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South Africa joins International Efforts to Prevent Corporate Across-Border Profit Shifting

29 August 2013   (0 Comments)
Posted by: Author: Deloitte
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Author: Deloitte

South Africa has formally joined the Organisation for Economic Cooperation and Development (OECD) in their efforts to prevent multi-national companies shifting profits between tax jurisdictions in an attempt to evade paying taxes in the primary countries in which they operate, says professional services firm Deloitte.

South Africa will therefore become a partner in the OECD’s international action plan that sets out 15 actions designed to address the concerns surrounding ‘base erosion and profit shifting’ and related issues that are troubling tax authorities across the globe, says Louise Vosloo, Director in International Tax at Deloitte.

"The OECD action plan identifies the actions, implementation deadlines as well as resources and methodologies required to execute the plan. The plan follows an original OECD report that concluded that international tax principles are dated and cannot keep pace with the modern day, constantly changing business environment that has arisen with the rapid growth of digital economies and  ecommerce.

"By taking advantage of these technological tools, major corporations have been shifting profits to low or no tax jurisdictions at the expense of countries in which they operate that have higher tax regimes. Two of the main targets of the OECD plan are to address double non-taxation and practices that artificially segregate the taxable income in low tax jurisdictions.

"The objective is to develop new, consensus based approaches designed to reduce base erosion and profit shifting through international standards that will build a unified approach to international corporate income tax. In addition it is intended that these measures should be in line with modern business models and developments and also encourage transparency.”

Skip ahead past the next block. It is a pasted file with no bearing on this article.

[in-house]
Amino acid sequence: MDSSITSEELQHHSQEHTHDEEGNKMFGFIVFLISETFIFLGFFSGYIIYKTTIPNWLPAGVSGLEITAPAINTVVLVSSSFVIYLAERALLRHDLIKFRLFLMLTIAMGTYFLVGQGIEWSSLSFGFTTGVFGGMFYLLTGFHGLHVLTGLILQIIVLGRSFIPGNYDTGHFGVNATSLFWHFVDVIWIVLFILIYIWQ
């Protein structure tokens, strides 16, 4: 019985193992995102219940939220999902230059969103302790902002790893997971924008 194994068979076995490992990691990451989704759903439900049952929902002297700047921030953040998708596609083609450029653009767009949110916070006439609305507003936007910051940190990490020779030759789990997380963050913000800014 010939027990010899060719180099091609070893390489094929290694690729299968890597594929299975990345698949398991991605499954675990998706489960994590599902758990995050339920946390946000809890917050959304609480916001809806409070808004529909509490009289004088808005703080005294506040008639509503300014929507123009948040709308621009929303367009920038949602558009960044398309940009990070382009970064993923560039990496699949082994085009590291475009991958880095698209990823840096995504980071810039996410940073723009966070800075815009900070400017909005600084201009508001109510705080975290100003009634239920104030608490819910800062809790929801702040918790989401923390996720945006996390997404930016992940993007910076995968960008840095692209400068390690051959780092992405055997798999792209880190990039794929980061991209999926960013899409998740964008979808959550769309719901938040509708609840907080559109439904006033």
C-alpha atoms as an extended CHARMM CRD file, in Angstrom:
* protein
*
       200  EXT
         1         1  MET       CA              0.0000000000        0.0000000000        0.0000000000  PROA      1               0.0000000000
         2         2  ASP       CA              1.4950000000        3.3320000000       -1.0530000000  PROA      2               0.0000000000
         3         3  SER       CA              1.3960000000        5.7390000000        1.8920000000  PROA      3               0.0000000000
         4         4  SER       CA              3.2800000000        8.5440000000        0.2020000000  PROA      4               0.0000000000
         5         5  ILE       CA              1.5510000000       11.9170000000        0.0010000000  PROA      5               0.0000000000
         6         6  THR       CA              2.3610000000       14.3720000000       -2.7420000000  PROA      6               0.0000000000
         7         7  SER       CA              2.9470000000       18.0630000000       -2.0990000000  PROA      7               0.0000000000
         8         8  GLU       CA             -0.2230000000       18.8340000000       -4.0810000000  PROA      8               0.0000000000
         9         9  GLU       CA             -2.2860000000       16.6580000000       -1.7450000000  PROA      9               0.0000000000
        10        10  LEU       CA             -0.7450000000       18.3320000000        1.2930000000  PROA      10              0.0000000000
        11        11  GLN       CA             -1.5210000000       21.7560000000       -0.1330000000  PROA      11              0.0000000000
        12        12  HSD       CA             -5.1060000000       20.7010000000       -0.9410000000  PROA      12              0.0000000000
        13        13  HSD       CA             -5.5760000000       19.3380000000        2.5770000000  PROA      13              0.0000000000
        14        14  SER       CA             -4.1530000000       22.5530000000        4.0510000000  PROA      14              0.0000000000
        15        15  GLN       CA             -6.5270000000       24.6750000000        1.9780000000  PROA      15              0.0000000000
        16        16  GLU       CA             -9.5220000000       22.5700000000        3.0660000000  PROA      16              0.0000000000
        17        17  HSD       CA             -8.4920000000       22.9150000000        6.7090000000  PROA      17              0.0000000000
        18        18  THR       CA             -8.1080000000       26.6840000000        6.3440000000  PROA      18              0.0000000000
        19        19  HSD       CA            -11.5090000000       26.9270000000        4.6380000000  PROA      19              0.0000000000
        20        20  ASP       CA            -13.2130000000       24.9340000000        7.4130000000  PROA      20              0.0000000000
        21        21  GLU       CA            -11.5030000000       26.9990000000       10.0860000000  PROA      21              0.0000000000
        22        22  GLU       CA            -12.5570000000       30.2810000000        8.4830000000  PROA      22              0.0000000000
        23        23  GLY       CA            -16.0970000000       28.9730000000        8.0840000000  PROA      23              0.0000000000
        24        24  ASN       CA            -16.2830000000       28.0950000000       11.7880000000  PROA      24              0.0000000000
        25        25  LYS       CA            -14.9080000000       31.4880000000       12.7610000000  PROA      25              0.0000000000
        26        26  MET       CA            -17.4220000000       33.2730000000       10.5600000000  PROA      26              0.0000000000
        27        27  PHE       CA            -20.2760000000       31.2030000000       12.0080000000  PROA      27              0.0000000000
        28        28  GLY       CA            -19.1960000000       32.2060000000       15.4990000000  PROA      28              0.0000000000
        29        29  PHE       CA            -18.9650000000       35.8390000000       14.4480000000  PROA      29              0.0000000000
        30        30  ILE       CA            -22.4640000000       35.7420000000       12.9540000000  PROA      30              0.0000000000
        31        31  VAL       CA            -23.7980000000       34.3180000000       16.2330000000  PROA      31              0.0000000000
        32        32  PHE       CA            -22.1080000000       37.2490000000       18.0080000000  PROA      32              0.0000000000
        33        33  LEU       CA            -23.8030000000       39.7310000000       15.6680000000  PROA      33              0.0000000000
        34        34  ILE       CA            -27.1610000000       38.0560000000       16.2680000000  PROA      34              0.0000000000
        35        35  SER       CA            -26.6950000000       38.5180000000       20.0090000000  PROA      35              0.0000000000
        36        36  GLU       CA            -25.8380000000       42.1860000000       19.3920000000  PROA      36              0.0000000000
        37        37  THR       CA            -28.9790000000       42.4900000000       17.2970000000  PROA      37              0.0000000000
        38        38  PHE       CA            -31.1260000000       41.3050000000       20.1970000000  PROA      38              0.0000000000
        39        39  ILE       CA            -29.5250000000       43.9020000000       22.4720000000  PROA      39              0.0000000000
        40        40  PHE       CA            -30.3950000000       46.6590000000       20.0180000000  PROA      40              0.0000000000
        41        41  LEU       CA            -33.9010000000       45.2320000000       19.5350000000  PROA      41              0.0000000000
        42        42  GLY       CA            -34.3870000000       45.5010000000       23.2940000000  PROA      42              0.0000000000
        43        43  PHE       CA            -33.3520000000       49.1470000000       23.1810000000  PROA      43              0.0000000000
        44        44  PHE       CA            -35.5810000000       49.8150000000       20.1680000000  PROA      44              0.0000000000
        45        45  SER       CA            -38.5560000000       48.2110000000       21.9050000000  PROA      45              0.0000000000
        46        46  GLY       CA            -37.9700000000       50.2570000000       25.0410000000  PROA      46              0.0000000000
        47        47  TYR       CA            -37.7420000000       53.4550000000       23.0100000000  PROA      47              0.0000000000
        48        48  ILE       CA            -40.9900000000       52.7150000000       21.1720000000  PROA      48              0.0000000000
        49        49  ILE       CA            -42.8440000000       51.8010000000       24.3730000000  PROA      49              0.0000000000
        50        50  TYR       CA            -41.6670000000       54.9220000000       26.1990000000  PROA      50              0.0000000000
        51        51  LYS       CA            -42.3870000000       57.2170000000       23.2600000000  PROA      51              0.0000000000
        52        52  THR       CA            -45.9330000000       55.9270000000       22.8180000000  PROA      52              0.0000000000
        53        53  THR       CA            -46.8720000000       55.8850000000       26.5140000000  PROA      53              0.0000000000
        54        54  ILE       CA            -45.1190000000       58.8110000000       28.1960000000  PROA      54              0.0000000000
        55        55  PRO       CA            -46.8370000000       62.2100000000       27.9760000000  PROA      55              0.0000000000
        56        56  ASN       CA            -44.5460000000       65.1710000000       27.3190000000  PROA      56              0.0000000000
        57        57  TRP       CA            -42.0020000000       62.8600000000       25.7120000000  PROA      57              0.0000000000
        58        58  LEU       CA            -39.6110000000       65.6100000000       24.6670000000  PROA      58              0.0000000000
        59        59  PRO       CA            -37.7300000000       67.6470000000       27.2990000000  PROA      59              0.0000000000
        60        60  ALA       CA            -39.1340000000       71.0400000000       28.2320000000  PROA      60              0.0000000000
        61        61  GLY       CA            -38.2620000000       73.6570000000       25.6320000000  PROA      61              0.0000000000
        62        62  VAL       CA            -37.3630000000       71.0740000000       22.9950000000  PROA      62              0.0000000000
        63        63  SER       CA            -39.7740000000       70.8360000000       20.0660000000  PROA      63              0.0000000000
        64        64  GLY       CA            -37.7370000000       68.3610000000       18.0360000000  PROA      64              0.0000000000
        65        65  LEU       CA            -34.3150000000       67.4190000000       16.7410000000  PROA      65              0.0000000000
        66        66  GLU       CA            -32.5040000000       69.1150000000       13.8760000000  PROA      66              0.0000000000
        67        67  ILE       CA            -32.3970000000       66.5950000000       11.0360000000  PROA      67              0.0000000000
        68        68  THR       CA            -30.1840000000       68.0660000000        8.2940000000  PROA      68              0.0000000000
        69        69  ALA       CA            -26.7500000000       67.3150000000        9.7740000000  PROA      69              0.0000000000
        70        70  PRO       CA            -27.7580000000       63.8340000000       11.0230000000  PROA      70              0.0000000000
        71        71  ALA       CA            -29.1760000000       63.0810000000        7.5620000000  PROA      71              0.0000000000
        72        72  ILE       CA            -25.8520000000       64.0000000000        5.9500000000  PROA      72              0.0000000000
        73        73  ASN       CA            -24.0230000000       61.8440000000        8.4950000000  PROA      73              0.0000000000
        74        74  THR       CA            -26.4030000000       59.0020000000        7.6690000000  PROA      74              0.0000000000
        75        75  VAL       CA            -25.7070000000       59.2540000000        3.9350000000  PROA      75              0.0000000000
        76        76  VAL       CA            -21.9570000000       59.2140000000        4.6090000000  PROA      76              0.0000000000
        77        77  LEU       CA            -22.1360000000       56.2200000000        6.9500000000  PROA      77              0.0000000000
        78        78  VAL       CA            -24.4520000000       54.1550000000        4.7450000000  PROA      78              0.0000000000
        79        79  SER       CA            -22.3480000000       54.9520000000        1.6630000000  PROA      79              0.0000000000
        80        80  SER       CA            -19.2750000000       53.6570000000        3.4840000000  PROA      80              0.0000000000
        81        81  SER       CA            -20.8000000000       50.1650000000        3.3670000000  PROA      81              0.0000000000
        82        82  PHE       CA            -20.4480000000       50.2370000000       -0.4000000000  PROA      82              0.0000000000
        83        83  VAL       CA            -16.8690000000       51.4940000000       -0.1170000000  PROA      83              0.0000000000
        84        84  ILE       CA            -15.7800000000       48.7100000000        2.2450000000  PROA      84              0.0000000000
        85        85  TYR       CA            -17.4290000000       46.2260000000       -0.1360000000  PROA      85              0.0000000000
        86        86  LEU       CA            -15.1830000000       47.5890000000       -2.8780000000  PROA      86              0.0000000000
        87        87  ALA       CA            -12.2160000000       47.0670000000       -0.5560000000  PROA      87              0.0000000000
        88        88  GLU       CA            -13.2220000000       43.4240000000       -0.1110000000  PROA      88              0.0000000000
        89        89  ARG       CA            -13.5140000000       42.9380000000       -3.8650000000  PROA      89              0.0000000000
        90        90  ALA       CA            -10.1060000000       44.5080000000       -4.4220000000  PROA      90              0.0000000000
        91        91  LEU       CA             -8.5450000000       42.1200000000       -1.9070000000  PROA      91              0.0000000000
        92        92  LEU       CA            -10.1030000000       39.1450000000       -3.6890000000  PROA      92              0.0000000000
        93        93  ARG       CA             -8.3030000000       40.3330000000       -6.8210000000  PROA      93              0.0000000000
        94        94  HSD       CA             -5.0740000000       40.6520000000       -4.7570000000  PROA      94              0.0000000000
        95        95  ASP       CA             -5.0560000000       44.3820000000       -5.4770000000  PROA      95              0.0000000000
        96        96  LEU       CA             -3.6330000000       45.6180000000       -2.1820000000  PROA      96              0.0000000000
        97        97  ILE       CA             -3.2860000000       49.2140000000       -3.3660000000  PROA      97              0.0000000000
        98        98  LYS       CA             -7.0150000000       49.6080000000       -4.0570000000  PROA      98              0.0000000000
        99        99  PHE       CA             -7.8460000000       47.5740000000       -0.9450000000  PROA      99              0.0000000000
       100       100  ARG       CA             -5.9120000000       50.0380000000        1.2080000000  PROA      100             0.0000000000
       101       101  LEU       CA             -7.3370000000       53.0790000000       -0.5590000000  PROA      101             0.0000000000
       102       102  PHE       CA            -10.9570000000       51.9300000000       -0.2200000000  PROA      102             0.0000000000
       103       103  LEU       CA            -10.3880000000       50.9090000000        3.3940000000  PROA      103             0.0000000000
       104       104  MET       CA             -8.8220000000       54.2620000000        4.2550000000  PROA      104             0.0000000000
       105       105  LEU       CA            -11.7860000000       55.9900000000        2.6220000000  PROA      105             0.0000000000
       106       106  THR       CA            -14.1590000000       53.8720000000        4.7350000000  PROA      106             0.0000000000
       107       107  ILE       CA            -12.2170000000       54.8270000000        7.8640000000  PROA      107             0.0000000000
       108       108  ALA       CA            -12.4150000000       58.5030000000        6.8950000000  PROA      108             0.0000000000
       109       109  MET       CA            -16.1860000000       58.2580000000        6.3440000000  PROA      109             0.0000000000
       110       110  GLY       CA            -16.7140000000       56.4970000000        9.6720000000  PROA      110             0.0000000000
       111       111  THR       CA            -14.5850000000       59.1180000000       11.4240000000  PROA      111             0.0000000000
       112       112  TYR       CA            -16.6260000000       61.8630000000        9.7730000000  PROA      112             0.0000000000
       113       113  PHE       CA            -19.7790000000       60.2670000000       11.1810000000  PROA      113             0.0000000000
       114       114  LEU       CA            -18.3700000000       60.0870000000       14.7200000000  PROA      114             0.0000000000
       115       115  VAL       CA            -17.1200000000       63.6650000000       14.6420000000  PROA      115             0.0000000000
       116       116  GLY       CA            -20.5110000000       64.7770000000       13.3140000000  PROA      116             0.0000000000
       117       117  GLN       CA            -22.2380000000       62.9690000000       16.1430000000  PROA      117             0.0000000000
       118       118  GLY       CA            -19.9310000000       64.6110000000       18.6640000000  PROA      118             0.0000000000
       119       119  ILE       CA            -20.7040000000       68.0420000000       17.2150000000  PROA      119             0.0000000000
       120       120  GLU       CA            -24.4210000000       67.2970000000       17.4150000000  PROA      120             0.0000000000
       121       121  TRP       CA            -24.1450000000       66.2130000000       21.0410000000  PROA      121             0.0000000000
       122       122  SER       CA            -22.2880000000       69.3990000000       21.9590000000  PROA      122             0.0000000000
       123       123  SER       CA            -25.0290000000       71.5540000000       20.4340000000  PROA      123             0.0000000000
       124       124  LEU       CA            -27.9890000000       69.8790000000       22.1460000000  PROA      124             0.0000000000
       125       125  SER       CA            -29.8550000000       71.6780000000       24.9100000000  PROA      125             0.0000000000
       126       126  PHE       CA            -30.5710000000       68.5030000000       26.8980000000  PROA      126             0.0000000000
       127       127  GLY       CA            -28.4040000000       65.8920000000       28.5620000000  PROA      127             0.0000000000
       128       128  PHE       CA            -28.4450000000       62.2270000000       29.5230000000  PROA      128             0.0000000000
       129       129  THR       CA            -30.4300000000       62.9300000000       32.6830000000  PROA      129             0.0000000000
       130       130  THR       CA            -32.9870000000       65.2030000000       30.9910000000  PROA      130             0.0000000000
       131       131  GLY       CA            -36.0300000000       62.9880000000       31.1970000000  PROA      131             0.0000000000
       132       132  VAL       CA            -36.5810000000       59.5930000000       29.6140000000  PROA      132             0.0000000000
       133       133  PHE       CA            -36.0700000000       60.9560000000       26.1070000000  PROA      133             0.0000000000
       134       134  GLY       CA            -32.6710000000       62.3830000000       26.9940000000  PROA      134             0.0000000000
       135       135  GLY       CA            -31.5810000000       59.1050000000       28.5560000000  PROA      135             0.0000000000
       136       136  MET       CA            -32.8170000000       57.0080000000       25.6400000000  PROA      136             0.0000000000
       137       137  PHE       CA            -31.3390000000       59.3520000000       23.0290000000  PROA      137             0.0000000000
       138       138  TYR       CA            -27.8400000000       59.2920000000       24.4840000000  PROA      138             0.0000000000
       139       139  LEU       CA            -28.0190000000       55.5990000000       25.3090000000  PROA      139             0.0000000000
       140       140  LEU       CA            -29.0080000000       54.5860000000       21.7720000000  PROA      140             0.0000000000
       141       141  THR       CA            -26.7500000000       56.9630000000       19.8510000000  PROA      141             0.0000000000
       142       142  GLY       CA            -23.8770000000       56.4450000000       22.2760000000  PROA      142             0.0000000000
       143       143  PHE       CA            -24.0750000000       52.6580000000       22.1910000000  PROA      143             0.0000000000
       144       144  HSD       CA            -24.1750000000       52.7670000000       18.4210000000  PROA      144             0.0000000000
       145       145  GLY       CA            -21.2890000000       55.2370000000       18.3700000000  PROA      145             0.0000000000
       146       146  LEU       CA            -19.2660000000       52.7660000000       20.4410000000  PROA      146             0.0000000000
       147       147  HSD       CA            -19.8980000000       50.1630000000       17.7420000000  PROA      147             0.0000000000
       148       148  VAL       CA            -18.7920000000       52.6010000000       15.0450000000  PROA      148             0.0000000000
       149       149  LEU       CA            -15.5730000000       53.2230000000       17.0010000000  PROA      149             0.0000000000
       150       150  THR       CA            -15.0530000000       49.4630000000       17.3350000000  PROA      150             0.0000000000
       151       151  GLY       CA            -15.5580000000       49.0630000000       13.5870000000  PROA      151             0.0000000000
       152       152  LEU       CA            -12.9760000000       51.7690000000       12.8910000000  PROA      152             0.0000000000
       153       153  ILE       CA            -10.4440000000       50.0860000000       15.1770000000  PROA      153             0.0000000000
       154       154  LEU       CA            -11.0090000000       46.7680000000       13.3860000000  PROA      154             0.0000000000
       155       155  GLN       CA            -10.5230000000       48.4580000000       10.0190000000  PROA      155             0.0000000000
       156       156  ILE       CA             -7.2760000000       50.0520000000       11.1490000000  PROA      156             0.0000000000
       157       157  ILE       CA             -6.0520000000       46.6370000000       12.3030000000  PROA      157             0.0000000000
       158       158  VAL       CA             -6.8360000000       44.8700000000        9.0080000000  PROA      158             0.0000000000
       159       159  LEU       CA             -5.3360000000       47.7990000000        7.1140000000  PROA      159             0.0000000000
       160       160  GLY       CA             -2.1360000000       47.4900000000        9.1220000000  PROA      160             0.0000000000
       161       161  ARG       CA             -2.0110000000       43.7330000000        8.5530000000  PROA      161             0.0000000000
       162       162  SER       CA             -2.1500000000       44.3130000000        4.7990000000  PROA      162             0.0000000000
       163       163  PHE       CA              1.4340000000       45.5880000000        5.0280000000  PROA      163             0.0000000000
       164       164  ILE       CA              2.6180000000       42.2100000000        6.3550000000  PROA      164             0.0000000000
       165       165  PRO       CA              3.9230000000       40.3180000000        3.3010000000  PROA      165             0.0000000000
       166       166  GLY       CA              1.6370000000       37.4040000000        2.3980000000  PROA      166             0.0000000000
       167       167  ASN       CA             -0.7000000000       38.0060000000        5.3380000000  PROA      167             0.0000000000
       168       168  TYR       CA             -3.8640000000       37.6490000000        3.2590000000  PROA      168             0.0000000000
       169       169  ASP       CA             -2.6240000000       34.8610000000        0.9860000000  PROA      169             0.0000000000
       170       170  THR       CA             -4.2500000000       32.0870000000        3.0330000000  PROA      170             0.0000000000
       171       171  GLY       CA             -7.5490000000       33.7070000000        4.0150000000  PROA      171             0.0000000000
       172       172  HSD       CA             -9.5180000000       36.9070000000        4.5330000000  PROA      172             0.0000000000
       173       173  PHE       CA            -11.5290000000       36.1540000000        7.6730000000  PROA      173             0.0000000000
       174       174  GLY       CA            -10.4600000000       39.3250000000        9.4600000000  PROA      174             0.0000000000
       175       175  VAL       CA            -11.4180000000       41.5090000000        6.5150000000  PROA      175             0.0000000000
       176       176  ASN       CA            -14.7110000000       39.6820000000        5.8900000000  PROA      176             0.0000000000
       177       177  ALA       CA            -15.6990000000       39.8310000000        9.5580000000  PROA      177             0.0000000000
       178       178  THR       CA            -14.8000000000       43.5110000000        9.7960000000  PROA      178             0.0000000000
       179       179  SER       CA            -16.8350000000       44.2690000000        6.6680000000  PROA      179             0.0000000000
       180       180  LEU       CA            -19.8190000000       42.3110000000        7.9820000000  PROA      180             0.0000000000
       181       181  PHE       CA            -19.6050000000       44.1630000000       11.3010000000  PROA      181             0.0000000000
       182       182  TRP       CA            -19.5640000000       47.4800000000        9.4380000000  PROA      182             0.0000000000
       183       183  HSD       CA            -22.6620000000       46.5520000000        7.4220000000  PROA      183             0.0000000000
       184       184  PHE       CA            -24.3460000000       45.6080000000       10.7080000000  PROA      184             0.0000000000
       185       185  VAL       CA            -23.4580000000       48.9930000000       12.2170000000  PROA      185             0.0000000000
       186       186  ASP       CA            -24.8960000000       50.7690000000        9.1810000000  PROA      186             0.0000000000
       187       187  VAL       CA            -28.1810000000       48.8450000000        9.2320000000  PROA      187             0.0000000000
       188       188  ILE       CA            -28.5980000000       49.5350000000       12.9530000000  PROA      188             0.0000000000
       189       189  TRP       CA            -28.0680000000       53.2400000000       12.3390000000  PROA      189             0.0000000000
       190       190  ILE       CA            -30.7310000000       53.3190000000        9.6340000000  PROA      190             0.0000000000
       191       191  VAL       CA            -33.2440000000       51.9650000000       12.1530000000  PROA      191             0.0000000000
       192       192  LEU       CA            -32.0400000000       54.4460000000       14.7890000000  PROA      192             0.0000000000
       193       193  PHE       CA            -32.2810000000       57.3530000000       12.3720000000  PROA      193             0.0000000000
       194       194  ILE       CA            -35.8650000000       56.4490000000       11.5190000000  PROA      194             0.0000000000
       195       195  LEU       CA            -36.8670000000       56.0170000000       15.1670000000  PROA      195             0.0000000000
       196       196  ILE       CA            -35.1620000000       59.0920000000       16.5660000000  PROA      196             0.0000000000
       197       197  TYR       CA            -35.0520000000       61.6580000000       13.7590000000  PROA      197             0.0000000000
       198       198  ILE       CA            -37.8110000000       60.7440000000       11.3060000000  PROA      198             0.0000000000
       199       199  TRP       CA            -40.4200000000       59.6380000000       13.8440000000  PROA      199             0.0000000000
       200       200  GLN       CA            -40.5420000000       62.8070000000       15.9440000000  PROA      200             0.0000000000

Although South Africa’s authorities have aligned themselves with the OECD’s proposals and objectives, they have already moved locally by introducing measures against base erosion and profit shifting practices that are threatening the South African fiscus. Specific actions in four areas were identified. These were hybrid debt; take action against BEPS connected person debt; transfer pricing and acquisition debt.

The primary concern around base erosion in the country was found to be excessive interest deductions. The preliminary proposal by SARS is that  certain debt instruments be re-categorised  entirely as equity, thus the debt principal will be the shares and the "interest” yielded will be the deemed distribution of the dividends.

Secondly, the proposals states that this "interest” will be treated as dividends.

"SARS is engaging the tax administrations of Australia, UK and USA to acquire information on tax evasion so it can share some of the data these jurisdictions have compiled on complex offshore structures that involve trusts and companies holding assets for residents in jurisdictions around the world,” says Vosloo.


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